Another year passes, another OrcaFlex release arrives. After a couple of years where the release date drifted later into the year, this time around we managed to finish version 9.7a in September. All clients with up-to-date MUS contracts will have received the software by now.
Version 9.7a contained a number of minor bugs. To address these we have just released 9.7b which should be used in preference to 9.7a. The update to 9.7b can be downloaded from our website.
The enhancements introduced in 9.7 include the following:
- Sea state RAOs to model wave field disturbance effects
- Multi-body analysis, hydrodynamic interaction of multiple bodies in close proximity
- Improved vessel type data import
- New code checks: DNV OSF101/201, API RP 1111, PD 8010
- Post-calculation actions
These are just the most significant developments. As always there are a great many more enhancements which are documented in the What’s New topic for 9.7.
What follows are brief introductions to the new features that we consider to be most significant.
Sea state RAOs
Since the very first version of OrcaFlex, the program has modelled gravity waves, and their influence on the response of structural objects in the model. However, until now, waves simply passed through vessel objects as though the vessel was not present. Of course, that’s not what happens in the real world – the presence of the vessel will modify the wave field.
The effect is widely used offshore to aid lowering and lifting operations. The operation is performed in the lee of the vessel so that the vessel can act as a shield and so reduce the severity of the hydrodynamic loading on the object being lowered or lifted.
OrcaFlex 9.7 is capable of analysing this shielding effect. It would be wonderful if the program could do this for you automatically, but things are seldom that simple. The new functionality does require data. Specifically you must supply what we are terming sea state RAOs. These data are associated with a vessel type and specify the disturbance to the velocity potential. The data are quite complex, depending on heading and frequency of the incoming wave component, and on position relative to the vessel. The data are specified in a table on the vessel type form:
There’s a lot of data in this example, circa 120 thousand rows! This data comes from a WAMIT diffraction analysis and at the moment WAMIT is the only diffraction package from which OrcaFlex can import sea state RAO data. I won’t try to explain the data in any more detail here – I refer you to the documentation for that.
As a final parting shot, this is what the sea surface looks like when the disturbance data above are applied to a single regular wave:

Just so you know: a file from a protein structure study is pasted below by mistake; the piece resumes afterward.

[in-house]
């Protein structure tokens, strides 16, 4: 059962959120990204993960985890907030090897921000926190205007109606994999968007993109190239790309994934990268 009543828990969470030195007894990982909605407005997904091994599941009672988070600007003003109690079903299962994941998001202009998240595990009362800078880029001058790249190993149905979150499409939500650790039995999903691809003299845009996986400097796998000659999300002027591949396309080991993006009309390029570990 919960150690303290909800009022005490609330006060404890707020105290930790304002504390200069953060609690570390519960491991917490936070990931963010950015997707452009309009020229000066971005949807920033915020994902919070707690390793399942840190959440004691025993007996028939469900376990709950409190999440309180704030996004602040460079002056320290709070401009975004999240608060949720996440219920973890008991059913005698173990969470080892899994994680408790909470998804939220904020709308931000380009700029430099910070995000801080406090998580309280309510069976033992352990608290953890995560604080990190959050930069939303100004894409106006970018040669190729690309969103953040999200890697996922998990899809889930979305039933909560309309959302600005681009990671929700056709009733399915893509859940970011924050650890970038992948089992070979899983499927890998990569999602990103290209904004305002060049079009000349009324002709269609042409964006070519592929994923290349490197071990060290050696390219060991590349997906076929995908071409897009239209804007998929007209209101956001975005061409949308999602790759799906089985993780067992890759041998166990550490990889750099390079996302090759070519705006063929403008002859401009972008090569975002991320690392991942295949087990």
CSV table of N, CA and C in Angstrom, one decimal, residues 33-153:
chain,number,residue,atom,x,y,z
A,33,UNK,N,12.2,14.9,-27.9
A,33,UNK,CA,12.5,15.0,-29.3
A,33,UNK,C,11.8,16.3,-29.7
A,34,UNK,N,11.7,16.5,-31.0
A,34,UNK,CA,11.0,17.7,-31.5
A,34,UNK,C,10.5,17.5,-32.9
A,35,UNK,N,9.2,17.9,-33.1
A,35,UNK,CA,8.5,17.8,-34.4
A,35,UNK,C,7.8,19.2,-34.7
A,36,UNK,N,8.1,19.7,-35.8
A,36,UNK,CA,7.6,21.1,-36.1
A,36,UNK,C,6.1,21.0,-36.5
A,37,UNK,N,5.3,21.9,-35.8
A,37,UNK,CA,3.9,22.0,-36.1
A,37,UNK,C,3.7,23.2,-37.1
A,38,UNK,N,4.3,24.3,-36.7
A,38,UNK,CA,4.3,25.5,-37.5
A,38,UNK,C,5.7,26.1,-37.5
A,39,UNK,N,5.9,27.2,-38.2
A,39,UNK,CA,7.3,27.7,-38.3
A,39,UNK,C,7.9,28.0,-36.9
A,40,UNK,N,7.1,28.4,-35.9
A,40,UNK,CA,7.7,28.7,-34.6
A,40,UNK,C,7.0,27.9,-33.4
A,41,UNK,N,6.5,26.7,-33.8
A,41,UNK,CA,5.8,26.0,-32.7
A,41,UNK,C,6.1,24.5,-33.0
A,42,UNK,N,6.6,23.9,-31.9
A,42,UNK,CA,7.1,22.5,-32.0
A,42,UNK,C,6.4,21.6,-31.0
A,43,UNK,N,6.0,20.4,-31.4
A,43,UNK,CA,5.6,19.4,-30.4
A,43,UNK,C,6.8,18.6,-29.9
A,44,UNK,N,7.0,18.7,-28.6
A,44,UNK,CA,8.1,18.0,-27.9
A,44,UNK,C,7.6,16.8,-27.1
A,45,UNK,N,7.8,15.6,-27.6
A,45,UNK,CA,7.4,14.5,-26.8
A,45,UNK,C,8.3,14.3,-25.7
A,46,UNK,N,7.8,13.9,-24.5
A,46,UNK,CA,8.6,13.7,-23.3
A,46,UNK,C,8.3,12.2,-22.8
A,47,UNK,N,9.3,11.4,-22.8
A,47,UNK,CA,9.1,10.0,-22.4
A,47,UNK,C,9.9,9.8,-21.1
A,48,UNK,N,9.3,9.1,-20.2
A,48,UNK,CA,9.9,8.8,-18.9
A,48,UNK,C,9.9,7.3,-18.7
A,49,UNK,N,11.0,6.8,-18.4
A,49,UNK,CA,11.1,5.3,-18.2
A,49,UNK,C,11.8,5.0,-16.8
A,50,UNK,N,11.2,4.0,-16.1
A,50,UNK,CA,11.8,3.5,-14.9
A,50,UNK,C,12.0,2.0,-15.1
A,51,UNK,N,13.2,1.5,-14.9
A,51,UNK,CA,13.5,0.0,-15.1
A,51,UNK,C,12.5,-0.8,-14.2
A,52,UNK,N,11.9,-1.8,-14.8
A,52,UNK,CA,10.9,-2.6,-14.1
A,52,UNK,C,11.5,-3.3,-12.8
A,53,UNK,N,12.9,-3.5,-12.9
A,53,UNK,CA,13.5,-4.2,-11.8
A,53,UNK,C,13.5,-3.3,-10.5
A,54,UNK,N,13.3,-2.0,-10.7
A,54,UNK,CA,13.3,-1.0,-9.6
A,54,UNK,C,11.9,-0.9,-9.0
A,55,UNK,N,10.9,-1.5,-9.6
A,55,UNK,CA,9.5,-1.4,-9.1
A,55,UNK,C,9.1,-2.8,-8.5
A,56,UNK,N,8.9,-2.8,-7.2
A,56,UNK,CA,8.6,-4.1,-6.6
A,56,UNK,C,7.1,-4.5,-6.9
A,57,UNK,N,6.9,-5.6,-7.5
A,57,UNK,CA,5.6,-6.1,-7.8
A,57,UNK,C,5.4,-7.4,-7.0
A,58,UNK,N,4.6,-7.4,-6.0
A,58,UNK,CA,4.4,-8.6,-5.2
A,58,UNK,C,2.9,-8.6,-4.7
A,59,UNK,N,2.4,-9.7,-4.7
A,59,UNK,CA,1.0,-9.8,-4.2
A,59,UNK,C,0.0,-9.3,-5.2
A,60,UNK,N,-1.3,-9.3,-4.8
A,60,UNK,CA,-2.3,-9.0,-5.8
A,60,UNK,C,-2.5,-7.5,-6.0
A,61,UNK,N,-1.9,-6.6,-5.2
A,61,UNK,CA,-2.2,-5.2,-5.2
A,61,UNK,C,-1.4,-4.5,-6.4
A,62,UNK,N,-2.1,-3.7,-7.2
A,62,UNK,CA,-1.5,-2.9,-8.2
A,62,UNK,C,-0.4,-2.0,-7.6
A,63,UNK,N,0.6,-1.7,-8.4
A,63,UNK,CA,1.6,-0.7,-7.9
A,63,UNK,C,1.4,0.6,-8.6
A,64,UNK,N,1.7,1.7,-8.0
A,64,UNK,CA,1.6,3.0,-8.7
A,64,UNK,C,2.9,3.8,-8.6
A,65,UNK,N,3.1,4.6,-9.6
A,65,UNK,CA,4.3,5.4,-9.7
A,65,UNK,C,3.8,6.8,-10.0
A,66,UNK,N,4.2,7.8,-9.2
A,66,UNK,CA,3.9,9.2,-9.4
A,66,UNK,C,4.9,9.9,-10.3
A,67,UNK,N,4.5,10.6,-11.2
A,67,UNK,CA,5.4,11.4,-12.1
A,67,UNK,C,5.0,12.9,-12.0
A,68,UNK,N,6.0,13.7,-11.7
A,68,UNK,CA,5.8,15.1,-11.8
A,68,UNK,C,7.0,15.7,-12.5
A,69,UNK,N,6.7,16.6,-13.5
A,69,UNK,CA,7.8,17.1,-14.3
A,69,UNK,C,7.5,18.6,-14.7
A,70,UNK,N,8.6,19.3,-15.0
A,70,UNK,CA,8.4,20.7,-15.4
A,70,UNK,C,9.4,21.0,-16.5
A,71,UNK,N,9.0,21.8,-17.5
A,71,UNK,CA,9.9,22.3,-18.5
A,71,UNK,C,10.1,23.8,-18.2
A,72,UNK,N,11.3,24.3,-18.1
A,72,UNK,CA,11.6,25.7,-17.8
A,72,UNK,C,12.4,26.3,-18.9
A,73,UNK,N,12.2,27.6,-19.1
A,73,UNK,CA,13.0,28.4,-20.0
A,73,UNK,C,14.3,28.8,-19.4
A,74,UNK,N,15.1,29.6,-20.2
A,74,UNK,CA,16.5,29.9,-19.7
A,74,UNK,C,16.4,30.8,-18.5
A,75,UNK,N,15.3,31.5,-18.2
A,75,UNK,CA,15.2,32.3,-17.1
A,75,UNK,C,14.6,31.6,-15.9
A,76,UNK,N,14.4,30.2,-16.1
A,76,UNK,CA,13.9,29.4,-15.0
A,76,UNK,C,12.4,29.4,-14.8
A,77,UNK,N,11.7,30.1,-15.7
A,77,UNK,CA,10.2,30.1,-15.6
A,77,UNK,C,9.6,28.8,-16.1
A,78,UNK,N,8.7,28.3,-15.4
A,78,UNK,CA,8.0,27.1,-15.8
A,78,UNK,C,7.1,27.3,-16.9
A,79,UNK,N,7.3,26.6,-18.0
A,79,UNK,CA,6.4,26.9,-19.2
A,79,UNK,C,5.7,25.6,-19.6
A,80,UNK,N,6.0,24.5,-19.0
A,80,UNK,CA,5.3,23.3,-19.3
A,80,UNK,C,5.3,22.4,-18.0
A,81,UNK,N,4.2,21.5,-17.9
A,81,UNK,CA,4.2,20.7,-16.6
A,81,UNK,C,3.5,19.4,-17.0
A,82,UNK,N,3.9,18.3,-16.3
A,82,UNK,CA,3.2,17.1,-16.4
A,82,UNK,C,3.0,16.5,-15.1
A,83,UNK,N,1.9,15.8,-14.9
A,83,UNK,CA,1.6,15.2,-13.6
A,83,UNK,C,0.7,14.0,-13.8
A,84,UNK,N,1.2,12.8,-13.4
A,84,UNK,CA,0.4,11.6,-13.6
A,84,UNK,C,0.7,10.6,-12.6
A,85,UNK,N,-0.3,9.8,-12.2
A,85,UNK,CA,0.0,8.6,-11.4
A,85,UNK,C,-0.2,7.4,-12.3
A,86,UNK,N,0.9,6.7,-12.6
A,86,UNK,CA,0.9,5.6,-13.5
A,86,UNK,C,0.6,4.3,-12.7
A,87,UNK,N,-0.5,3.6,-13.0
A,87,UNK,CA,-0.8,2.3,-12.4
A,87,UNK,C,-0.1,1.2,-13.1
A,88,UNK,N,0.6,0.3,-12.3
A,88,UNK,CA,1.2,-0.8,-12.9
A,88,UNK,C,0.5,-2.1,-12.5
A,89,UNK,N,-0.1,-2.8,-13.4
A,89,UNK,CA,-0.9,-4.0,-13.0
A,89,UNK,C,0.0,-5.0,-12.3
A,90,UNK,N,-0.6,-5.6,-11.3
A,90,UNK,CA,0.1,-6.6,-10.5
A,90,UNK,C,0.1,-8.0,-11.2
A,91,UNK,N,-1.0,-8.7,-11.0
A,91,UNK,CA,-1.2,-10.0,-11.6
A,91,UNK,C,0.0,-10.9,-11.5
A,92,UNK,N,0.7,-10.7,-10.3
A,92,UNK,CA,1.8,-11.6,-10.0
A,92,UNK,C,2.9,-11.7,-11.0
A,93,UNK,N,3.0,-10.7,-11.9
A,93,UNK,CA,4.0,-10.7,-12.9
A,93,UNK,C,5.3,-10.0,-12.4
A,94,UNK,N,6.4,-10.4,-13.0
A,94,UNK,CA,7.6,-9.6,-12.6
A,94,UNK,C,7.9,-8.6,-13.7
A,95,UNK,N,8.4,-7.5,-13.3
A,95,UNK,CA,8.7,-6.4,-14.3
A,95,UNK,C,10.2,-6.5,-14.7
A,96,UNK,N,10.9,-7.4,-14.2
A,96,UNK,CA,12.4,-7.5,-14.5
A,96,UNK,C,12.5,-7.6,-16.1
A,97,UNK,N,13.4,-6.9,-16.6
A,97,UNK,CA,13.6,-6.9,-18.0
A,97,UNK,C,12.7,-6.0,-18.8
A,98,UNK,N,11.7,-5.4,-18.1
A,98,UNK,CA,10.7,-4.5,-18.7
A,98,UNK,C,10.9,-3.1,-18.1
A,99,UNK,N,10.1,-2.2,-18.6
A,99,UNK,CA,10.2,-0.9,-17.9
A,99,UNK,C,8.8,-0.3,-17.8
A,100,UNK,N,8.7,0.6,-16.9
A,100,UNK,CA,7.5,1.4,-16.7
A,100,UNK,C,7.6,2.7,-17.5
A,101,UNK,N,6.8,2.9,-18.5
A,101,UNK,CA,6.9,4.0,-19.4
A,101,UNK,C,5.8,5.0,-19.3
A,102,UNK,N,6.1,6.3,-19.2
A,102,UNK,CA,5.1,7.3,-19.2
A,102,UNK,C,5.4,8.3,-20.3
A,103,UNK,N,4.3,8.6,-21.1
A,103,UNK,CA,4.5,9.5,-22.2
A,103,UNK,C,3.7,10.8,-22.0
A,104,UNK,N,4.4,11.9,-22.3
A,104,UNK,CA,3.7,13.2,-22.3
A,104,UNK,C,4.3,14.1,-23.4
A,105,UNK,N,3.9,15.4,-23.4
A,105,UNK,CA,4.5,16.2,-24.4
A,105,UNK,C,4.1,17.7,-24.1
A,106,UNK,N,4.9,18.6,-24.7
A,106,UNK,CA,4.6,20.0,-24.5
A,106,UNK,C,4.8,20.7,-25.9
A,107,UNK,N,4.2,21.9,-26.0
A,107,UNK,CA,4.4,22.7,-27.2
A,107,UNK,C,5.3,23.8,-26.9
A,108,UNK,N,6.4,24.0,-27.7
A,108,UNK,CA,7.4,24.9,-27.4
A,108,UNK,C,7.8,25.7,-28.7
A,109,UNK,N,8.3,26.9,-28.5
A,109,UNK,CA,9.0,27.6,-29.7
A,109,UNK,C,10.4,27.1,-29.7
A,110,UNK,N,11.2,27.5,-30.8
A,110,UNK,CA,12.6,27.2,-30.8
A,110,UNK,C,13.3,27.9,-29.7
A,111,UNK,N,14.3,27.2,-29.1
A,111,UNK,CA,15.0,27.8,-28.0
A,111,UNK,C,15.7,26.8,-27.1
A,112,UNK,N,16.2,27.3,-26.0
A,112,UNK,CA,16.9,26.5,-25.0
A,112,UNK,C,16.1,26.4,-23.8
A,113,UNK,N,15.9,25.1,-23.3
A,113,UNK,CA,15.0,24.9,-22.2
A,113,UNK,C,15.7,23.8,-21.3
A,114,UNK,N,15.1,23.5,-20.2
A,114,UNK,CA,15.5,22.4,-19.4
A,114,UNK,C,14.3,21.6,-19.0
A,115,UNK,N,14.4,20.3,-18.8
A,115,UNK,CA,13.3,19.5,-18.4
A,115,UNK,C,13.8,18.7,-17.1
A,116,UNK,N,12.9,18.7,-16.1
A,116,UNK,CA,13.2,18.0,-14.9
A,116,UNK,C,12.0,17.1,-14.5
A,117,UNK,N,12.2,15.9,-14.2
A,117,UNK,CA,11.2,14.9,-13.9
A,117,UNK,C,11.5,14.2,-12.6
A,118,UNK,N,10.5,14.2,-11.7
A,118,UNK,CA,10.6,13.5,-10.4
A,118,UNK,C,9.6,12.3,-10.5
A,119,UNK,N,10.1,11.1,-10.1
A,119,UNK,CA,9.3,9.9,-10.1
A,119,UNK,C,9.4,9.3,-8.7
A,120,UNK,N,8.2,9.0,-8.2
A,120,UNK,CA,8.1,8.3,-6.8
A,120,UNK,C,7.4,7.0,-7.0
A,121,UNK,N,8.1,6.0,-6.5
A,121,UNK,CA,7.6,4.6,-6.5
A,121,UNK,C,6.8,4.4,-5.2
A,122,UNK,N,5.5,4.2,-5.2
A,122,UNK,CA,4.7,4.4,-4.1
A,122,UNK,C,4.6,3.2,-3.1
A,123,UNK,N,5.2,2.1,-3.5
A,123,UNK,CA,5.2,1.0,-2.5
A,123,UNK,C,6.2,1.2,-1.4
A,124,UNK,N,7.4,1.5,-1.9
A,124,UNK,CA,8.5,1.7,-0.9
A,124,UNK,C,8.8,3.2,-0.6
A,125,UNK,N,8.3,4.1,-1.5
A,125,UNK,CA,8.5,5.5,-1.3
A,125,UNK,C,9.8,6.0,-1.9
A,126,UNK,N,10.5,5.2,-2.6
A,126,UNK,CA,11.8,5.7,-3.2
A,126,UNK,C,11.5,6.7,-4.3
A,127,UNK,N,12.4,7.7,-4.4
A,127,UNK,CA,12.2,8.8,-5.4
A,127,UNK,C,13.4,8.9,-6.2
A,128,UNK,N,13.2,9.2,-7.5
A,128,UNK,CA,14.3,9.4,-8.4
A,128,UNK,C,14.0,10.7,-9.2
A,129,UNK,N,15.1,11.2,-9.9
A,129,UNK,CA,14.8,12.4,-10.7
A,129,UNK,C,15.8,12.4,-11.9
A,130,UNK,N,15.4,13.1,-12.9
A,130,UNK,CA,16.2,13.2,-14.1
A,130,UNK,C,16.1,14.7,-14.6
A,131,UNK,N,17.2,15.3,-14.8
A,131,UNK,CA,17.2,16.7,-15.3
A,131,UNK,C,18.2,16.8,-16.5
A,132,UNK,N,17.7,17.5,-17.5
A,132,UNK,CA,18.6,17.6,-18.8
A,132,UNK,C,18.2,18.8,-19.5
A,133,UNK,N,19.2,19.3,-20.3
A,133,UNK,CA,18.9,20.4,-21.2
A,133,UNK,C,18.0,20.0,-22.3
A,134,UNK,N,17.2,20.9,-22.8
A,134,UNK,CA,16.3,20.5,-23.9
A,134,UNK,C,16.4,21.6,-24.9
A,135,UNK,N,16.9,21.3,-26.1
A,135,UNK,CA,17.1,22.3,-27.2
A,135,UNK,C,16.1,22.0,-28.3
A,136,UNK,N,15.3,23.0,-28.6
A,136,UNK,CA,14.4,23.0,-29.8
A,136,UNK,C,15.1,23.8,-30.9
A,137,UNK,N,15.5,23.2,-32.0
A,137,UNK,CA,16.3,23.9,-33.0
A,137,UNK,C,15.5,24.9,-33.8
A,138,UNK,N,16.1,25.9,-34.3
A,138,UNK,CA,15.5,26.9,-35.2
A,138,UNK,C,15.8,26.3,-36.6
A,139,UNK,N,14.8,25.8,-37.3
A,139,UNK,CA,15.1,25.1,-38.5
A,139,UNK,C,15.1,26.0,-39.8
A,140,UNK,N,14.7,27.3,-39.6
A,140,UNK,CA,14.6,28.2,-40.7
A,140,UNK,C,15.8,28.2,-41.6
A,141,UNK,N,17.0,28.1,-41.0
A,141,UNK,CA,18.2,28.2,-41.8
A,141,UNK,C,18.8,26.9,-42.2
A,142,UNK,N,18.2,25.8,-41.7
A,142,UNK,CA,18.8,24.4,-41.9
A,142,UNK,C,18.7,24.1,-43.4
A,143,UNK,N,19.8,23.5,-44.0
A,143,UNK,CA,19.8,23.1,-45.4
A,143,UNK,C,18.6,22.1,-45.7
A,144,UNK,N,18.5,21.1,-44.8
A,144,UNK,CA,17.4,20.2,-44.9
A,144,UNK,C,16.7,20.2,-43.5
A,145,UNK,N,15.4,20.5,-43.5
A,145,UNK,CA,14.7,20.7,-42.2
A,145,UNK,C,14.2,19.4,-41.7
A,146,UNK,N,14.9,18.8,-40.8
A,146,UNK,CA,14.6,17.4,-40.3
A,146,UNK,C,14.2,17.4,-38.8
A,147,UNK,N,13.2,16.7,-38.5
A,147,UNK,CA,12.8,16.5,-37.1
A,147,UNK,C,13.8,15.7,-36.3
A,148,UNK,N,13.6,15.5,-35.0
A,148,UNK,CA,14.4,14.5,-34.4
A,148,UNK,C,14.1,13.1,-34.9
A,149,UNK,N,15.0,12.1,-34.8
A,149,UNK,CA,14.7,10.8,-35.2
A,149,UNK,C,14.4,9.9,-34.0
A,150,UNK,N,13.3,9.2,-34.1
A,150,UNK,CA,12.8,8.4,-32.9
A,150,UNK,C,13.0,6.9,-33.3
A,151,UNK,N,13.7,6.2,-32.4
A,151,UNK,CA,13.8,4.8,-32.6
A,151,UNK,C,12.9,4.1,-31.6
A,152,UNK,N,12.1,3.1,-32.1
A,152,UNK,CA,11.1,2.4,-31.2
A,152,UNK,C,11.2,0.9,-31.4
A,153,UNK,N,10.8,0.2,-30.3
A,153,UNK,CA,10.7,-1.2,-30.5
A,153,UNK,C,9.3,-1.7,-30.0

Multi-body hydrodynamic interaction
This major enhancement of the calculated vessel motions capability enables the modelling of hydrodynamic interaction between two or more bodies in close proximity to each other.
To take advantage of this new feature requires a multi-body diffraction analysis. Many diffraction analysis tools are capable of performing such analyses and OrcaFlex can directly import the output from WAMIT or AQWA analyses.
Much of the data required by OrcaFlex is unchanged. For example, the format of the wave load RAOs, second order QTFs etc. is unchanged from single-body analyses. Obviously the values of these data will differ between single-body and multi-body diffraction analyses.
The main area of change are the frequency-dependent added mass and damping matrices. For single-body analyses these matrices are 6×6 in size. For multi-body analyses these matrices become 6N×6N where N is the number of bodies. The off-diagonal 6×6 blocks represent the hydrodynamic coupling in added mass and damping.
In order to support this new feature, a new object type has been introduced: the Multi-body Group. This object specifies the N vessel type/draught pairs that represent the N bodies in the multi-body diffraction analysis.
The other pages on the data form allow for specification of the hydrostatic stiffness and the frequency-dependent added mass and damping matrices. The new capability should be pretty straightforward to use as it is a simple extension of the existing capabilities.
Vessel type data import
One key facility that makes the aforementioned multi-body analysis simple to use is the ability to import data from an external diffraction package. When we came to implement multi-body analysis we realised that the existing hydrodynamic data import had a rather limited user interface. So, mainly in order to support multi-body, we re-designed the user interface. This re-design has, in our opinion, the happy side-effect that the user experience is improved even for single-body diffraction data.
The re-vamped import facility is invoked by clicking the Import button on the vessel type data form. You are first asked to select the file from which you wish to import data. After doing that the program shows the new import data dialog:
The first page, Sources & Destinations, shows you the sources (the bodies in the diffraction analysis), and the destinations (the vessel type and draught in the OrcaFlex model). If you are importing data from a multi-body diffraction analysis then multiple rows will be shown in this table.
The next step is to look at the Requested data page:
This page allows you to control what will be imported. There are various different types of data that can be imported, shown in the left hand group box. Not all diffraction analyses will include all possible types of data and those that are not available are disabled. For example, this file does not contain data for Full QTFs, Mass and Inertia and Other damping. You may decide only to import a subset of all available data. For instance, perhaps you only wish to import Displacement RAOs. In which case you would uncheck all the other options before importing.